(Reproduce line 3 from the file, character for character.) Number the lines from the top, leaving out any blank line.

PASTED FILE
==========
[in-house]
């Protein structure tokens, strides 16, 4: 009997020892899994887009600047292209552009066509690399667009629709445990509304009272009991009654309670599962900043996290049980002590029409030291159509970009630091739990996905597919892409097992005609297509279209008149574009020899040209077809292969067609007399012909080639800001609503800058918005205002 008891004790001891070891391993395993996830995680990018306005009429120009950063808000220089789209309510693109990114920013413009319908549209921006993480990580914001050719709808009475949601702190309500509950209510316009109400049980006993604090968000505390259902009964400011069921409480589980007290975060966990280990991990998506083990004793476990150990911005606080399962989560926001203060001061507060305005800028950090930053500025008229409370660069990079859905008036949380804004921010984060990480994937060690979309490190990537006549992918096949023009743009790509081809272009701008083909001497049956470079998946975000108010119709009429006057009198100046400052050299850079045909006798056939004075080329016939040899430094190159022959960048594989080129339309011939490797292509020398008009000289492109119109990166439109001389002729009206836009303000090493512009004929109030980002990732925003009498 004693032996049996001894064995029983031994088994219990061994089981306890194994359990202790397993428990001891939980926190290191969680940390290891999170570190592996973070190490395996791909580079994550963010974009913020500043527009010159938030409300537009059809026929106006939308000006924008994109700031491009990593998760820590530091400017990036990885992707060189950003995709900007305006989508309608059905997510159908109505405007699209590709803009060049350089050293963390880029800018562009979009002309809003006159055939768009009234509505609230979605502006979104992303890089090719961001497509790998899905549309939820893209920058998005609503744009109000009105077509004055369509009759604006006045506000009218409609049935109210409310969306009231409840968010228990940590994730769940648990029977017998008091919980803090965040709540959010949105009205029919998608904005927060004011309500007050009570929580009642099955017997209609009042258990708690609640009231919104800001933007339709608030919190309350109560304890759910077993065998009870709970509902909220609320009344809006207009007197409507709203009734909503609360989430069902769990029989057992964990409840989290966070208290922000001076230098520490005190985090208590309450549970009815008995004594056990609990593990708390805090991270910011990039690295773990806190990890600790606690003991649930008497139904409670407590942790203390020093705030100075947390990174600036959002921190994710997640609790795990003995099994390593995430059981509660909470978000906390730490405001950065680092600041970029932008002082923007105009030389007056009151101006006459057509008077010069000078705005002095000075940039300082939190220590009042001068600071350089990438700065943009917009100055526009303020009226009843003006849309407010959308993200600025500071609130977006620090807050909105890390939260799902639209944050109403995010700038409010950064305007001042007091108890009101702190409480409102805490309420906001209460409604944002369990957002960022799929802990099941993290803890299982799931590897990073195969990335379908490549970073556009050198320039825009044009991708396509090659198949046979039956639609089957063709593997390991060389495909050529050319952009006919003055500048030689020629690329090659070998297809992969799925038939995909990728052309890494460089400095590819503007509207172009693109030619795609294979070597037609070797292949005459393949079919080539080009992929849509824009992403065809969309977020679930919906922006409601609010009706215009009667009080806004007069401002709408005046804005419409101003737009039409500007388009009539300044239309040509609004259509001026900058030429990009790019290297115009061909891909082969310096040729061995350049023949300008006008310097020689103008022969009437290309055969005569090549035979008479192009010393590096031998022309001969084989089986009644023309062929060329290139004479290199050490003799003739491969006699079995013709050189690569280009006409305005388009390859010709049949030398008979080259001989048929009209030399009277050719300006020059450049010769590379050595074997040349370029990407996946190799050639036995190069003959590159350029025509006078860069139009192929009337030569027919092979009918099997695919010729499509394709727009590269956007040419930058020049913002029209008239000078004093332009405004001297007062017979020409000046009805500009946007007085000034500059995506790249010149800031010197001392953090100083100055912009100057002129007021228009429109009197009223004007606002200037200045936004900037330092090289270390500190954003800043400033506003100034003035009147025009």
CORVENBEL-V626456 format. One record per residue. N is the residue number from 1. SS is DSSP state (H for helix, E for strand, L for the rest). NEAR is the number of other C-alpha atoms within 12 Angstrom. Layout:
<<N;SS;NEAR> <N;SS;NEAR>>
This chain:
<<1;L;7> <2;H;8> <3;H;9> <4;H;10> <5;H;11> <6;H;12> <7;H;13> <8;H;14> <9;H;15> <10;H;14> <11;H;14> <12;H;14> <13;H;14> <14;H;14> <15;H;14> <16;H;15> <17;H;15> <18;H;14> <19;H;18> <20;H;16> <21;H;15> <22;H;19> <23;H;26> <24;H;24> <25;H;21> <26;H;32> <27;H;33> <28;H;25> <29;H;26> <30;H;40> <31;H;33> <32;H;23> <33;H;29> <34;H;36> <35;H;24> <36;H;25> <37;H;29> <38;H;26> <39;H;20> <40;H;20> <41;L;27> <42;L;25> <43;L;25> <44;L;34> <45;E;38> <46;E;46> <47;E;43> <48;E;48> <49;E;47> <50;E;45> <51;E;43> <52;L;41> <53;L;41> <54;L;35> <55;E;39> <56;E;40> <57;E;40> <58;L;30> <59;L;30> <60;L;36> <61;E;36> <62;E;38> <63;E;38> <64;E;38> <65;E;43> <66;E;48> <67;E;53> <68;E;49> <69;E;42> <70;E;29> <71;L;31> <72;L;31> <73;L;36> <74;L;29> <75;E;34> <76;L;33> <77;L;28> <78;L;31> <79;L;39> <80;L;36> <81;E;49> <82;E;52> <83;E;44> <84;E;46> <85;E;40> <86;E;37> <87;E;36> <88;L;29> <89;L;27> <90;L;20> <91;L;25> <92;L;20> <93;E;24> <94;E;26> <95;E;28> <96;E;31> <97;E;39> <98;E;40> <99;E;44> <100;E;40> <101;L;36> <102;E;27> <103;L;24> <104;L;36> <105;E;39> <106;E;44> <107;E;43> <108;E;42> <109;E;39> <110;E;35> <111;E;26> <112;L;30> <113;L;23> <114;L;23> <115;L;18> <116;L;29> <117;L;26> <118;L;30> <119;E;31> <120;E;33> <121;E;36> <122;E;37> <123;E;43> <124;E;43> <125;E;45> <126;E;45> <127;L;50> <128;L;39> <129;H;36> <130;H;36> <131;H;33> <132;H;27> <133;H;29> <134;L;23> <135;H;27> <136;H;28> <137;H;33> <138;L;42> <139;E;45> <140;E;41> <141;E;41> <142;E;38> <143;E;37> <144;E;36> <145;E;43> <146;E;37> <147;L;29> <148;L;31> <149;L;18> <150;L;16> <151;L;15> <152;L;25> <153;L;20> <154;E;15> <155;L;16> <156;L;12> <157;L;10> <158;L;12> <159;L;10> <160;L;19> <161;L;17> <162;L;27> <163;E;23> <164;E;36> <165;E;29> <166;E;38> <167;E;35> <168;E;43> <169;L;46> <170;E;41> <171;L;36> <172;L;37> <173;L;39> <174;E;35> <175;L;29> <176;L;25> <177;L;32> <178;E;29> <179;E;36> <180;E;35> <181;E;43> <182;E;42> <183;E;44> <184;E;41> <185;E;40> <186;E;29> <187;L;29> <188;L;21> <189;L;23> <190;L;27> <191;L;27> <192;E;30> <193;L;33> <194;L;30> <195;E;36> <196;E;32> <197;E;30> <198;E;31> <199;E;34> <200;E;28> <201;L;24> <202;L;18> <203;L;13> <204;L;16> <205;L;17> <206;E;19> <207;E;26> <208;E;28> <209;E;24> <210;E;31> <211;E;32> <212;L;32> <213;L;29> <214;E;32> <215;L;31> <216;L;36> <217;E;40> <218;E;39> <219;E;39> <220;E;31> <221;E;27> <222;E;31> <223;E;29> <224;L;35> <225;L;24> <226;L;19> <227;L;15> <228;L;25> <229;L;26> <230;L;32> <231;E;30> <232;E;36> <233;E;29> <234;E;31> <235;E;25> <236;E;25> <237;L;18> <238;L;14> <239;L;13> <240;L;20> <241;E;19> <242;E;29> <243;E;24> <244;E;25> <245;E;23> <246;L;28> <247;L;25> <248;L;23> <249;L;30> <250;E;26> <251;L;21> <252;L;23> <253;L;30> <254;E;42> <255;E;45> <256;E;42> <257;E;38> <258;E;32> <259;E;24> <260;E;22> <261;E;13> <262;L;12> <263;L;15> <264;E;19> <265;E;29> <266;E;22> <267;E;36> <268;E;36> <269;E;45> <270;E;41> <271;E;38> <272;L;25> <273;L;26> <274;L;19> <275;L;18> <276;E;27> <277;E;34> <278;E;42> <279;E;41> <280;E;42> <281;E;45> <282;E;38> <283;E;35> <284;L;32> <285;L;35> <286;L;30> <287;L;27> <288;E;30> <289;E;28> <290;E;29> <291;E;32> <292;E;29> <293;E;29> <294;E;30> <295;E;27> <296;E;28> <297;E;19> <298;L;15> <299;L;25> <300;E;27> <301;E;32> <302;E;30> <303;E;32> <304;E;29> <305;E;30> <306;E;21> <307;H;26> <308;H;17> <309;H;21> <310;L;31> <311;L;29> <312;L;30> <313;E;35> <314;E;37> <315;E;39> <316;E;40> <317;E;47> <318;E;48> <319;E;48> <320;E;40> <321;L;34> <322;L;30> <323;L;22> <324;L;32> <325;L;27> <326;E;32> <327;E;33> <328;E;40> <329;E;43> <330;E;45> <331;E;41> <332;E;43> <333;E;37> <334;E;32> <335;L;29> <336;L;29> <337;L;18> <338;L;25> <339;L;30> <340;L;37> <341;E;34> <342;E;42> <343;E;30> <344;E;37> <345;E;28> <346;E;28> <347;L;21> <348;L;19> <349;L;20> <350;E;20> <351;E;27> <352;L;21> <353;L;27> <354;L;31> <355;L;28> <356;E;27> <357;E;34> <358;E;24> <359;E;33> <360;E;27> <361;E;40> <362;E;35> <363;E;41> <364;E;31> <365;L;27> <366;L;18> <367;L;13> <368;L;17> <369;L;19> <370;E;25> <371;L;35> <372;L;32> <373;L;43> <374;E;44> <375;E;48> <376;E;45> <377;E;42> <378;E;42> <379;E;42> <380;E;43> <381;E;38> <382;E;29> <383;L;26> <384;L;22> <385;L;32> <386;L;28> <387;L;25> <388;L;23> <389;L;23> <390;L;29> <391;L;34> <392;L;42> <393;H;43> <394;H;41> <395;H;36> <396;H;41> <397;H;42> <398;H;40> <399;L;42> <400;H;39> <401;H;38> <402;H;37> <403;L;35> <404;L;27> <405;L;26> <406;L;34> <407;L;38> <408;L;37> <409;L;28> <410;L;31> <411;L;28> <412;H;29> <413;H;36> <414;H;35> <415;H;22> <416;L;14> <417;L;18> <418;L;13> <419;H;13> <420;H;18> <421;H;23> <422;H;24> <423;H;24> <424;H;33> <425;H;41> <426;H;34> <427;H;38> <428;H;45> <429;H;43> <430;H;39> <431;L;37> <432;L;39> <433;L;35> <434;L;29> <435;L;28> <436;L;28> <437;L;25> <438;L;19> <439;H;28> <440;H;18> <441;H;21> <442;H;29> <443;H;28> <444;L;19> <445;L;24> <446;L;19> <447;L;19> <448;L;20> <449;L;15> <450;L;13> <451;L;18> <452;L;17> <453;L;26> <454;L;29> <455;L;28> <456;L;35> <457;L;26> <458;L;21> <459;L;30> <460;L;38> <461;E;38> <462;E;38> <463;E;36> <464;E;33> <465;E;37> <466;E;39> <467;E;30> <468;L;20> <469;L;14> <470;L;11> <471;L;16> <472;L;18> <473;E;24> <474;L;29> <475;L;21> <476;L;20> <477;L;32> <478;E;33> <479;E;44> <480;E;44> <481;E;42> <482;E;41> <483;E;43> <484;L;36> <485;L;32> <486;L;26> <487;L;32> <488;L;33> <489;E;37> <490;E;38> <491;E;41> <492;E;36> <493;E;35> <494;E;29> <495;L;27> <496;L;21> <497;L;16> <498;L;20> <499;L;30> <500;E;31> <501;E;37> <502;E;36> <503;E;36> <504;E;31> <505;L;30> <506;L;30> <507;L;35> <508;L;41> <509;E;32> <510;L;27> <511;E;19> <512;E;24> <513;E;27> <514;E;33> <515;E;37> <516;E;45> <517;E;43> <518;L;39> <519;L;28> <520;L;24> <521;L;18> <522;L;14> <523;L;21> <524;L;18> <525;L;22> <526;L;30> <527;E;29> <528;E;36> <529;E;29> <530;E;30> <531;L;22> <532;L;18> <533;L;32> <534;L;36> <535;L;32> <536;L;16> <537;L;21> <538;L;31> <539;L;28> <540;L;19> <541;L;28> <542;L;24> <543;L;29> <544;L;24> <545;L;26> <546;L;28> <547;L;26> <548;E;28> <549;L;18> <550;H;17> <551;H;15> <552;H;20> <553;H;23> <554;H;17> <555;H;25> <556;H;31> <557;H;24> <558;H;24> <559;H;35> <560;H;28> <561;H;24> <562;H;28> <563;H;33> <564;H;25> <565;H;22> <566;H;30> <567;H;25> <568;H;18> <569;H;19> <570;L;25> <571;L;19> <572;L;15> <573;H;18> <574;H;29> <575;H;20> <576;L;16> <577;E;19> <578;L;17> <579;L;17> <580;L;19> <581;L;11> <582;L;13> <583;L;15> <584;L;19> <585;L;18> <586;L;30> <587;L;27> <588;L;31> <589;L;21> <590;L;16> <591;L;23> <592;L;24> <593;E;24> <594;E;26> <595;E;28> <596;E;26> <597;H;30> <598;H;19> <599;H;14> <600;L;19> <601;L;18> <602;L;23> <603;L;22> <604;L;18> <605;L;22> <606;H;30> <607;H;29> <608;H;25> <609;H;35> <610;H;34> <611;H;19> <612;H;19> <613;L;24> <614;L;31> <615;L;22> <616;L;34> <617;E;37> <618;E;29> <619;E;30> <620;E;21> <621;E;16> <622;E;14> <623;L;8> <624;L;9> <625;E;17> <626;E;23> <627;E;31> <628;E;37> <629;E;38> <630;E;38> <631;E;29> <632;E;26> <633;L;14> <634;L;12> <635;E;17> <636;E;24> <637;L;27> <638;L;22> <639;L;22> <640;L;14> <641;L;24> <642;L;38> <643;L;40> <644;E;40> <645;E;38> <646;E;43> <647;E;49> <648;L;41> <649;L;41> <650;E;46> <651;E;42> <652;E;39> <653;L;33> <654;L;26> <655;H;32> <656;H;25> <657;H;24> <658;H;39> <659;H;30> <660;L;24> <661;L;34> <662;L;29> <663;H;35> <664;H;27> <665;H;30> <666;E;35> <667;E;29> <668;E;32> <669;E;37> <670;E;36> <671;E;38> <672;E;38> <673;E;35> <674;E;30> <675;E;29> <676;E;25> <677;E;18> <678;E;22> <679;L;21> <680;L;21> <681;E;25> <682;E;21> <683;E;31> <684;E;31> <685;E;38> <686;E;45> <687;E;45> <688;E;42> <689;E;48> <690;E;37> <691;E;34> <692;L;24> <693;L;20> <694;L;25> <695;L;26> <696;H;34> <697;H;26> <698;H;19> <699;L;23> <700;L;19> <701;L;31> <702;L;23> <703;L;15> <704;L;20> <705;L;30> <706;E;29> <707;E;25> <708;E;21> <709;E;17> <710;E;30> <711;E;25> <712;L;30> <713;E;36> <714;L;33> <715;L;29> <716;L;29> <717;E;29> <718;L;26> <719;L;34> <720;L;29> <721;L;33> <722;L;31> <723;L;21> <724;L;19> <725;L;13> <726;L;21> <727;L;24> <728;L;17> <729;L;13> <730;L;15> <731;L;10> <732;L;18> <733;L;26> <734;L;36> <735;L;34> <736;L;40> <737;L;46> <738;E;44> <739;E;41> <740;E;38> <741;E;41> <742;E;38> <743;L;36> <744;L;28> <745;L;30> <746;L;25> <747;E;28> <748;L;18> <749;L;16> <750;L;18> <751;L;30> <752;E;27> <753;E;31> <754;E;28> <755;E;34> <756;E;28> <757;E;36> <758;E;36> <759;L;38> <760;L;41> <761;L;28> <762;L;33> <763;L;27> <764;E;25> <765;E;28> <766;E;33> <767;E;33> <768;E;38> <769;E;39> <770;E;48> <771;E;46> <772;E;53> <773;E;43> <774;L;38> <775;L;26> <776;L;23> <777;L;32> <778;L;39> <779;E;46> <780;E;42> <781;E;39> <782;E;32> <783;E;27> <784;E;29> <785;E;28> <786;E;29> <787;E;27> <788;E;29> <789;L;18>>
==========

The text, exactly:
CORVENBEL-V626456 format. One record per residue. N is the residue number from 1. SS is DSSP state (H for helix, E for strand, L for the rest). NEAR is the number of other C-alpha atoms within 12 Angstrom. Layout: